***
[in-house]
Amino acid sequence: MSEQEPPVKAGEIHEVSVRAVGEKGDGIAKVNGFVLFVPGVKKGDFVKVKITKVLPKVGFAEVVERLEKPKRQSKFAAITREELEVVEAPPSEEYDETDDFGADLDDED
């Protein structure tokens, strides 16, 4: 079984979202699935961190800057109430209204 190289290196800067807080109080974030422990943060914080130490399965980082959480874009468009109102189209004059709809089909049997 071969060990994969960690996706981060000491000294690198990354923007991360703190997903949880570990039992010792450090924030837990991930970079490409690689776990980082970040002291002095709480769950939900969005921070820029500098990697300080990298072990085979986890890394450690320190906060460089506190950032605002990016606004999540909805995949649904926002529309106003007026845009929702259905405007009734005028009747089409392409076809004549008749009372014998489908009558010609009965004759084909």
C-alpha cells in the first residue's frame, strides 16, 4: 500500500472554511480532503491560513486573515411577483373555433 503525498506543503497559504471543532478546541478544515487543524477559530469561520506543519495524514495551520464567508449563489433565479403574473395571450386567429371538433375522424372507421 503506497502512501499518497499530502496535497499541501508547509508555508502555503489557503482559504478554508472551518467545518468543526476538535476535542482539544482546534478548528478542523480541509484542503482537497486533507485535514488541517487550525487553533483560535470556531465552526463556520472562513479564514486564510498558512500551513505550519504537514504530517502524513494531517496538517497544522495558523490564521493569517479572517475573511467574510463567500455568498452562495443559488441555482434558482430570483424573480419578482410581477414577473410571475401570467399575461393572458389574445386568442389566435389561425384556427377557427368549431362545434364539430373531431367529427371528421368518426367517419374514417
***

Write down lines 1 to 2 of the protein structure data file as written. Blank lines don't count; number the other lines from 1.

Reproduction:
[in-house]
Amino acid sequence: MSEQEPPVKAGEIHEVSVRAVGEKGDGIAKVNGFVLFVPGVKKGDFVKVKITKVLPKVGFAEVVERLEKPKRQSKFAAITREELEVVEAPPSEEYDETDDFGADLDDED